Respondent concedes that petitioner is entitled to claim a dependency exemption for JM on his 2003 Federal income tax return. RM attained the age of 20 in 2003. Petitioner concedes that RM was not a full-time student in 2003, and as such, RM is not a student within the meaning of section 151(c)(4). Therefore, petitioner is not entitled to claim RM as a dependent on his 2003 Federal income tax return.
Accordingly, respondent's determination, to the extent not conceded, is sustained.
Head of Household
Petitioner filed as a "head of household" for 2003. In the notice of deficiency, respondent determined petitioner's filing status to be single.
Section 1(b) imposes a special tax rate on individuals filing as "heads of households". "Head of household" is defined in section 2(b) as an unmarried individual who maintained as his home a household which constitutes for more than one-half of the taxable year the principal place of abode for specific family members. See sec. 2(b)(1)(A)(i). A taxpayer is considered to be maintaining a household only if over half the cost of maintaining the household during the taxable year is furnished by the taxpayer. Sec. 2(b).
Petitioner concedes that RM and JM lived with Ms. Ovalle during 2003. At trial, petitioner testified that he lived at his mother's home. He further testified that he would drop off and pick up JM from school and that JM would stay with him "sometimes". Petitioner is not entitled to "head of household" filing status since his sons did not live with him for more than one-half of the year in 2003. Therefore, respondent's determination on this issue is sustained.
Earned Income Credit
Petitioner claimed the earned income credit for taxable year 2003 for two "qualifying children", RM and JM. Respondent determined that petitioner is not entitled to the earned income credit for 2003.
Section 32(a)(1) allows an eligible individual an earned income credit against the individual's income tax liability. Section 32(a)(2) limits the credit allowed, and section 32(b) prescribes different percentages and amounts used to calculate the credit based on whether the eligible individual has no qualifying children, one qualifying child, or two or more qualifying children.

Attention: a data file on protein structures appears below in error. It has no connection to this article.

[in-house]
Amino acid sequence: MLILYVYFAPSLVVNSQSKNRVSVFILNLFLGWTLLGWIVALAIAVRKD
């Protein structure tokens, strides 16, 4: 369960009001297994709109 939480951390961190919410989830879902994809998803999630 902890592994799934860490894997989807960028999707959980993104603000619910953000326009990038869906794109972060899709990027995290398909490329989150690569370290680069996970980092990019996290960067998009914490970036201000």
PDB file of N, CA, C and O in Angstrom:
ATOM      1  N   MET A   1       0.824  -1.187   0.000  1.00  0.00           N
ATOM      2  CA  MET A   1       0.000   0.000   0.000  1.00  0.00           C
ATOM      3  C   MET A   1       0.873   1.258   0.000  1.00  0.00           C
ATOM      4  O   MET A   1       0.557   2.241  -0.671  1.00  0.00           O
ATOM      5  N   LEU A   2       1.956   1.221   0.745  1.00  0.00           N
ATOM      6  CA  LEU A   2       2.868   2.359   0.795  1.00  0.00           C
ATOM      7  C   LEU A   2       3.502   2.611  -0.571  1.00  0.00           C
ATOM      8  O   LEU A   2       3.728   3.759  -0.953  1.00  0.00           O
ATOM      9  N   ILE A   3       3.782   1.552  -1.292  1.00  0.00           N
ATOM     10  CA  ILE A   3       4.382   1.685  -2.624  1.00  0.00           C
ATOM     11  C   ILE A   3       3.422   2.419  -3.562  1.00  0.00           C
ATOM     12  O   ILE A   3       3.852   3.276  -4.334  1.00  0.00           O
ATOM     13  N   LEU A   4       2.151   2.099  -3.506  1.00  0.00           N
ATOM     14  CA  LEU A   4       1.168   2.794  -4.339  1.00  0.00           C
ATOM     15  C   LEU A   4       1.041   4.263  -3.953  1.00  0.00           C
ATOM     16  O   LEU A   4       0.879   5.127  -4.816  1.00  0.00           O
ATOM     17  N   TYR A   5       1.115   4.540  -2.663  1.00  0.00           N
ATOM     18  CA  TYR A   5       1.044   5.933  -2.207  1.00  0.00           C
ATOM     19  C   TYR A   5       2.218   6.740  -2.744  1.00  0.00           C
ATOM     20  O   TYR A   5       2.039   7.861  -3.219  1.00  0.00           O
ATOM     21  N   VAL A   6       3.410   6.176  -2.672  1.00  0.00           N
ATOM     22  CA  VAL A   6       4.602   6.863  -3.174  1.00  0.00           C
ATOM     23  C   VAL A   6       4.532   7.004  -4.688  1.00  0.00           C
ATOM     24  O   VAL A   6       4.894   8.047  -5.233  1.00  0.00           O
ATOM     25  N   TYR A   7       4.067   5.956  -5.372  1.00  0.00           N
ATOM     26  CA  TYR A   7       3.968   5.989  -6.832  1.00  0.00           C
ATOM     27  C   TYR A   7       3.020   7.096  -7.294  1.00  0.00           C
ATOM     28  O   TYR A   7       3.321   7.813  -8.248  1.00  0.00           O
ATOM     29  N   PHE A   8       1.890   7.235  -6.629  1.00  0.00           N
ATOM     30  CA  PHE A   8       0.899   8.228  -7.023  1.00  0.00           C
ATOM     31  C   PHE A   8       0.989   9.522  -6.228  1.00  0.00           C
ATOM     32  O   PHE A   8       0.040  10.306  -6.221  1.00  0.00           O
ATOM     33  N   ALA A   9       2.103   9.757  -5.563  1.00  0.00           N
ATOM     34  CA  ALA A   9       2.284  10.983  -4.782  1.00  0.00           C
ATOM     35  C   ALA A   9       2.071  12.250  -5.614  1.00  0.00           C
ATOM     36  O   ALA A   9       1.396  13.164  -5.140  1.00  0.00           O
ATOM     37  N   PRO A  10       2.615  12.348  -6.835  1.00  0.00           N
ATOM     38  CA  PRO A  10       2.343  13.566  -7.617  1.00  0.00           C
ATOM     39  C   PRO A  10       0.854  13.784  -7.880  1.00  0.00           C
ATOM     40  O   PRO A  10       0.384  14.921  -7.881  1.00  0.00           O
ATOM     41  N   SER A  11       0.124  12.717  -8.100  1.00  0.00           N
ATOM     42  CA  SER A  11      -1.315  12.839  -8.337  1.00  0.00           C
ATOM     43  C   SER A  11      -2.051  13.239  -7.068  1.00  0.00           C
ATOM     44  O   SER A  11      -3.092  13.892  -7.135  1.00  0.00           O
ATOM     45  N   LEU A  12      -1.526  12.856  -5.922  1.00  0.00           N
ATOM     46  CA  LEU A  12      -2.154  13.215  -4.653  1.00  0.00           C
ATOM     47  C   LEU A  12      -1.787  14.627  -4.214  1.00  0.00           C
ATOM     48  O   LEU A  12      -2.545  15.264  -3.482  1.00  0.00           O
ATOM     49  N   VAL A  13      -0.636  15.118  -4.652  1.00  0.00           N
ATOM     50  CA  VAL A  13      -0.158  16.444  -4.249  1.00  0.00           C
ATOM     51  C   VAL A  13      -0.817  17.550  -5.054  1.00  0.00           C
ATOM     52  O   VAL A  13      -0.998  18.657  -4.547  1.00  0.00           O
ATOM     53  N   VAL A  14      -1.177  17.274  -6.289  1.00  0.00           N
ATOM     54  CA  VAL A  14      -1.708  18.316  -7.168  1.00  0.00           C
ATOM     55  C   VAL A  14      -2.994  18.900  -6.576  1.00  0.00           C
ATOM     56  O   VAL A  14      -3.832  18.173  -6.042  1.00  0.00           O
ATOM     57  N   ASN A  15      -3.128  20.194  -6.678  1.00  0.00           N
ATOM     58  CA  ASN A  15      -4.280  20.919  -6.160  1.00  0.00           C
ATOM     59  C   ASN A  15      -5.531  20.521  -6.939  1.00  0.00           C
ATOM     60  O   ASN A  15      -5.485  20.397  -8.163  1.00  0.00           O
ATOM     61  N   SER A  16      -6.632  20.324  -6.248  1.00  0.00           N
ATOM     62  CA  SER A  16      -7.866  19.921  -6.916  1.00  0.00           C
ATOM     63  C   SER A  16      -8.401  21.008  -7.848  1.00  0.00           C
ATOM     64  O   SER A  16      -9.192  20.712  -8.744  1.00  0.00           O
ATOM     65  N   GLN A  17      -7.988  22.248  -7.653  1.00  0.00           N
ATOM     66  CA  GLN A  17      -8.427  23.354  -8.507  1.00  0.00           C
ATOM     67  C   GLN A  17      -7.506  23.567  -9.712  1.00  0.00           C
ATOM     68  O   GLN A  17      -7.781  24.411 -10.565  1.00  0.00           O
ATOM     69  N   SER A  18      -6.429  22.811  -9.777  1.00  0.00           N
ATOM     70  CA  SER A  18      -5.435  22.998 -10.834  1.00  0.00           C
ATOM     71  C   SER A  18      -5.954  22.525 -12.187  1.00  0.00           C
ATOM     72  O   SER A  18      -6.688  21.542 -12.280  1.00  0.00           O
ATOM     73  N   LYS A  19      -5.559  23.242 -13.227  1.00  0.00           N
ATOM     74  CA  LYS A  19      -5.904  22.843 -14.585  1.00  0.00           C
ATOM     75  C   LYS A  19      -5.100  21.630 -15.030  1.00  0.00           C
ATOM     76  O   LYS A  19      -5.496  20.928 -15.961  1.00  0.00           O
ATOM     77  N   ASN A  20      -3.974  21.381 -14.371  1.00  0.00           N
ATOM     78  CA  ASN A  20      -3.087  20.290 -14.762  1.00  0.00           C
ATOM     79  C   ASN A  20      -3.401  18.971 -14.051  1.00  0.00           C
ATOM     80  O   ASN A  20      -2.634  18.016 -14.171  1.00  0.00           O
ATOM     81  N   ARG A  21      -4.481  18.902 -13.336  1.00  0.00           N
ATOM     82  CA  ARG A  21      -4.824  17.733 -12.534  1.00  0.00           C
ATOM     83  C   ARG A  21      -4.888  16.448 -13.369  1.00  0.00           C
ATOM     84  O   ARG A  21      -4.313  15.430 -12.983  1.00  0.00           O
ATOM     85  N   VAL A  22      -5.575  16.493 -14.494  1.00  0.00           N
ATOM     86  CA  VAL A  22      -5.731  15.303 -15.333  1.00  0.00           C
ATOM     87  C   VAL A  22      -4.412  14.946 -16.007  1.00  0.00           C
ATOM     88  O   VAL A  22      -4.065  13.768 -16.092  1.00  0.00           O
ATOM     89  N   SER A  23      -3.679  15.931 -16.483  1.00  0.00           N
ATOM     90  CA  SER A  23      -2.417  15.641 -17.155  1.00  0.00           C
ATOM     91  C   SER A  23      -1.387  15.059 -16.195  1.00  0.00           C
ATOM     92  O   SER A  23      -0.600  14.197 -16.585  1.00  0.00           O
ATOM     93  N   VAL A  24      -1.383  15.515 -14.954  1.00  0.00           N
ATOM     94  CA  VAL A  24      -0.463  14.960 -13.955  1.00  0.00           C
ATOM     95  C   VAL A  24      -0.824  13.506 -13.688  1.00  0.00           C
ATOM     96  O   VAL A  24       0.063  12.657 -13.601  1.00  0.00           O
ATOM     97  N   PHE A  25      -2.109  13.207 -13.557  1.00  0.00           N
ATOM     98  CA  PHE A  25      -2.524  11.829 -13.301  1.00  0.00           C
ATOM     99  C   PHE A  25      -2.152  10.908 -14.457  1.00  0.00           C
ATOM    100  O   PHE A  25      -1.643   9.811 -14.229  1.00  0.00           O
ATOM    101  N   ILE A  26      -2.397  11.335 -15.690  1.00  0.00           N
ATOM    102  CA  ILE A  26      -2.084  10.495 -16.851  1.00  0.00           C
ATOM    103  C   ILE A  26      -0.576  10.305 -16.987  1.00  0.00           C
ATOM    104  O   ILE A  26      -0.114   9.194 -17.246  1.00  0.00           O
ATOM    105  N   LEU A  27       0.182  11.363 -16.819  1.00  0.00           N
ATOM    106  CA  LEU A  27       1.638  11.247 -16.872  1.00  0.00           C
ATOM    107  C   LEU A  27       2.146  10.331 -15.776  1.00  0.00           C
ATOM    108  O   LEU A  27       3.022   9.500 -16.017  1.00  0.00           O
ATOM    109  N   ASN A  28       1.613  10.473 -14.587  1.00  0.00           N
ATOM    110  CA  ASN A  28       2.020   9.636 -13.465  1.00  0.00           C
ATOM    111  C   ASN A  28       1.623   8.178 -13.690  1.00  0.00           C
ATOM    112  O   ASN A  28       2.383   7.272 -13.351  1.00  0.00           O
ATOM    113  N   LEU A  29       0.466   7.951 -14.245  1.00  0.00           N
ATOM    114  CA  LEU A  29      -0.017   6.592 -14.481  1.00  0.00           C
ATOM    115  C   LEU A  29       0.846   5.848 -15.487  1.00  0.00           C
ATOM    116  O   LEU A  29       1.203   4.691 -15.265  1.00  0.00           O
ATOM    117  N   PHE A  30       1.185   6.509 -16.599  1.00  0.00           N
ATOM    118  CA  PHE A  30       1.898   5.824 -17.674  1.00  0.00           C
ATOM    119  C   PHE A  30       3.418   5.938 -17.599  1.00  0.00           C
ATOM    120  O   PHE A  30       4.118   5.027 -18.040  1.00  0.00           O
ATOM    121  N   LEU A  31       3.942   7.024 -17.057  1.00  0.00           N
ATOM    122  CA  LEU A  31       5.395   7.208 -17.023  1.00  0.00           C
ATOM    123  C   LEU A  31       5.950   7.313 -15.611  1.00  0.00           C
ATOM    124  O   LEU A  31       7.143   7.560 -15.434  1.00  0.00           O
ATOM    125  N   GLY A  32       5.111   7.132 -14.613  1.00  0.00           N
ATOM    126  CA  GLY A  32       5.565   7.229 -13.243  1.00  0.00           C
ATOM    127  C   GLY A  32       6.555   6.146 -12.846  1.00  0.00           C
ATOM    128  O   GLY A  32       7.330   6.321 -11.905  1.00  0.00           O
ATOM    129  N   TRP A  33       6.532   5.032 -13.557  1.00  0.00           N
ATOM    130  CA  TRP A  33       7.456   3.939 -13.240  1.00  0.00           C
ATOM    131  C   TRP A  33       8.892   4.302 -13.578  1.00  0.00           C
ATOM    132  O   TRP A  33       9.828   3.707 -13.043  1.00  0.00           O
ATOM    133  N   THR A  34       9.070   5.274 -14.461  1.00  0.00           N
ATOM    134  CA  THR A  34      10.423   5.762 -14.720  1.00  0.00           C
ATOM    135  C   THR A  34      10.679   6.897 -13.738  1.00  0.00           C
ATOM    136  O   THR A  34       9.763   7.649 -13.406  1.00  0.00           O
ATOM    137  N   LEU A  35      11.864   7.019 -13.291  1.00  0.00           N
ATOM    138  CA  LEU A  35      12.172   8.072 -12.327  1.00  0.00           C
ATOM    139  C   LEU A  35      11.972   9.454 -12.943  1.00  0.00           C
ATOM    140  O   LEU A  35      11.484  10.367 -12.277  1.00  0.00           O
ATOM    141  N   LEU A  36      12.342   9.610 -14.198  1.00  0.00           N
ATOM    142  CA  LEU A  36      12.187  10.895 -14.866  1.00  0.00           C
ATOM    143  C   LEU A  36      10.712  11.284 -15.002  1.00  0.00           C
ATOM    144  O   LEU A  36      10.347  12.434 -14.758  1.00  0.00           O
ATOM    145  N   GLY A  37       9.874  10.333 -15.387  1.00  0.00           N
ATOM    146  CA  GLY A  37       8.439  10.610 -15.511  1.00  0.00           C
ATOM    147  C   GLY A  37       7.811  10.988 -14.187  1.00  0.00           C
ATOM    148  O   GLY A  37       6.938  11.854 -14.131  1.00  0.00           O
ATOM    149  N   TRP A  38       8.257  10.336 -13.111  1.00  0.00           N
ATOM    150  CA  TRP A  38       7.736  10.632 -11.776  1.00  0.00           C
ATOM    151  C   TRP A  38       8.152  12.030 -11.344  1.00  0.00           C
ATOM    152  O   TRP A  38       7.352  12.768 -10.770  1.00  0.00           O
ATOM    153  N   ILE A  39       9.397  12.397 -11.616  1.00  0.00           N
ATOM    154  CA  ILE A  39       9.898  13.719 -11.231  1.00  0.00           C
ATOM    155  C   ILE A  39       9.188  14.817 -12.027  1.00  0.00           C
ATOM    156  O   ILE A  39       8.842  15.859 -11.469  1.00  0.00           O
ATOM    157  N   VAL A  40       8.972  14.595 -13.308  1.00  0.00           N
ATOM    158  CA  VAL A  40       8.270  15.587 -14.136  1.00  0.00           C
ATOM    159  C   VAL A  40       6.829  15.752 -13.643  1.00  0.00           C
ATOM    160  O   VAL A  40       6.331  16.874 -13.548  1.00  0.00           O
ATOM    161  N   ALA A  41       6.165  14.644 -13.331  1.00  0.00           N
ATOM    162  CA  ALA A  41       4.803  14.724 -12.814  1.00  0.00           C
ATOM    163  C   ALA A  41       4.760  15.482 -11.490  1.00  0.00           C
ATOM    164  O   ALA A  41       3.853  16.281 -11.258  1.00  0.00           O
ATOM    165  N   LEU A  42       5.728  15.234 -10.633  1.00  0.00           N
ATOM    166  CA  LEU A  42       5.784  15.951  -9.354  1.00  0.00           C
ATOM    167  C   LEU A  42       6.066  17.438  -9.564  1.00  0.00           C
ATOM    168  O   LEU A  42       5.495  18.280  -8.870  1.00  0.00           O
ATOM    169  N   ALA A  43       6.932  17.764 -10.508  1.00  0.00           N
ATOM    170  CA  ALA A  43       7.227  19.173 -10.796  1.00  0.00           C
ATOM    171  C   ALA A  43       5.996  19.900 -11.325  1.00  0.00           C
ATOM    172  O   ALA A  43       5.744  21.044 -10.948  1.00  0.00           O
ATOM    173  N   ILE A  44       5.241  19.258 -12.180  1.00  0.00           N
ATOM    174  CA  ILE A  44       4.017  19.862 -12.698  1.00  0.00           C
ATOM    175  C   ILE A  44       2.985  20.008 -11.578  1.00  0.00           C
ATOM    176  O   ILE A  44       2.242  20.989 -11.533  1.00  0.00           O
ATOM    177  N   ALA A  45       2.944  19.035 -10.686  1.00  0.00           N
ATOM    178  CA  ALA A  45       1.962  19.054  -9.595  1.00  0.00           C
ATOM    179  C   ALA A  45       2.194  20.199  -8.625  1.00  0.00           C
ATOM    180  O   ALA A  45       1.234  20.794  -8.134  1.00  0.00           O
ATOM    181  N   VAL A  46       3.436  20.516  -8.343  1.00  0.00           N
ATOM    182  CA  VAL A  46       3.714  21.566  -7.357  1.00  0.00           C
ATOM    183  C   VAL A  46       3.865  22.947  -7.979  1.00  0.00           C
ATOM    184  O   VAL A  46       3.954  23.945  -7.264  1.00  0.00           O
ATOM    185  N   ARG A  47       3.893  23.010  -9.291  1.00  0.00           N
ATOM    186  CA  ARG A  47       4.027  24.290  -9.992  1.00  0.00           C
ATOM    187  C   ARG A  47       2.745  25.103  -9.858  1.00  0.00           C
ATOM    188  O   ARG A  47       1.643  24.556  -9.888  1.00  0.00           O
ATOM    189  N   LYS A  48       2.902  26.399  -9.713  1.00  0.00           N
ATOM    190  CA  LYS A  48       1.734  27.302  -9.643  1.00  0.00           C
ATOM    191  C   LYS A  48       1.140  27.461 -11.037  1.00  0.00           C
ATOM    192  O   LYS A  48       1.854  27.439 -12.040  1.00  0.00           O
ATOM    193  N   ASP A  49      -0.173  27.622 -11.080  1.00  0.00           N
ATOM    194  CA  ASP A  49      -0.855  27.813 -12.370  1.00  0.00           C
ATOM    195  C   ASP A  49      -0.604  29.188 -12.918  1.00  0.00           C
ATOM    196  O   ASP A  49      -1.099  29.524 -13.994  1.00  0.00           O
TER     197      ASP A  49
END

To be eligible to claim an earned income credit with respect to a qualifying child, a taxpayer must establish, inter alia, that the child bears a relationship to the taxpayer prescribed by section 32(c)(3)(B), that the child meets the age requirements of section 32(c)(3)(C), and that the child shares the same principal place of abode as the taxpayer for more than one-half of the taxable year as prescribed by section 32(c)(3)(A)(ii).
Petitioner conceded that RM and JM lived with Ms. Ovalle during 2003. Therefore, they fail to meet the residence requirement under section 32(c)(3)(A)(ii) and are not qualifying children for purposes of claiming the earned income credit.
Although petitioner is not eligible to claim an earned income credit under section 32(c)(1)(A)(i) for a qualifying child, he may be an "eligible individual" under section 32(c)(1)(A)(ii) even if he does not have any qualifying children. For 2003, a taxpayer is eligible under this subsection only if his adjusted gross income was less than $11,230. Rev. Proc. 2002-70, 2002-2 C.B. 845. Petitioner's adjusted gross income was $12,472.
Accordingly, petitioner is not eligible for an earned income credit. Respondent's determination on this issue is sustained.
Additional Child Tax Credit
For 2003, petitioner did not claim a child tax credit, but he claimed an "additional child tax credit" of $126 with JM as the qualifying child. Respondent determined that petitioner is not entitled to an additional child tax credit for 2003.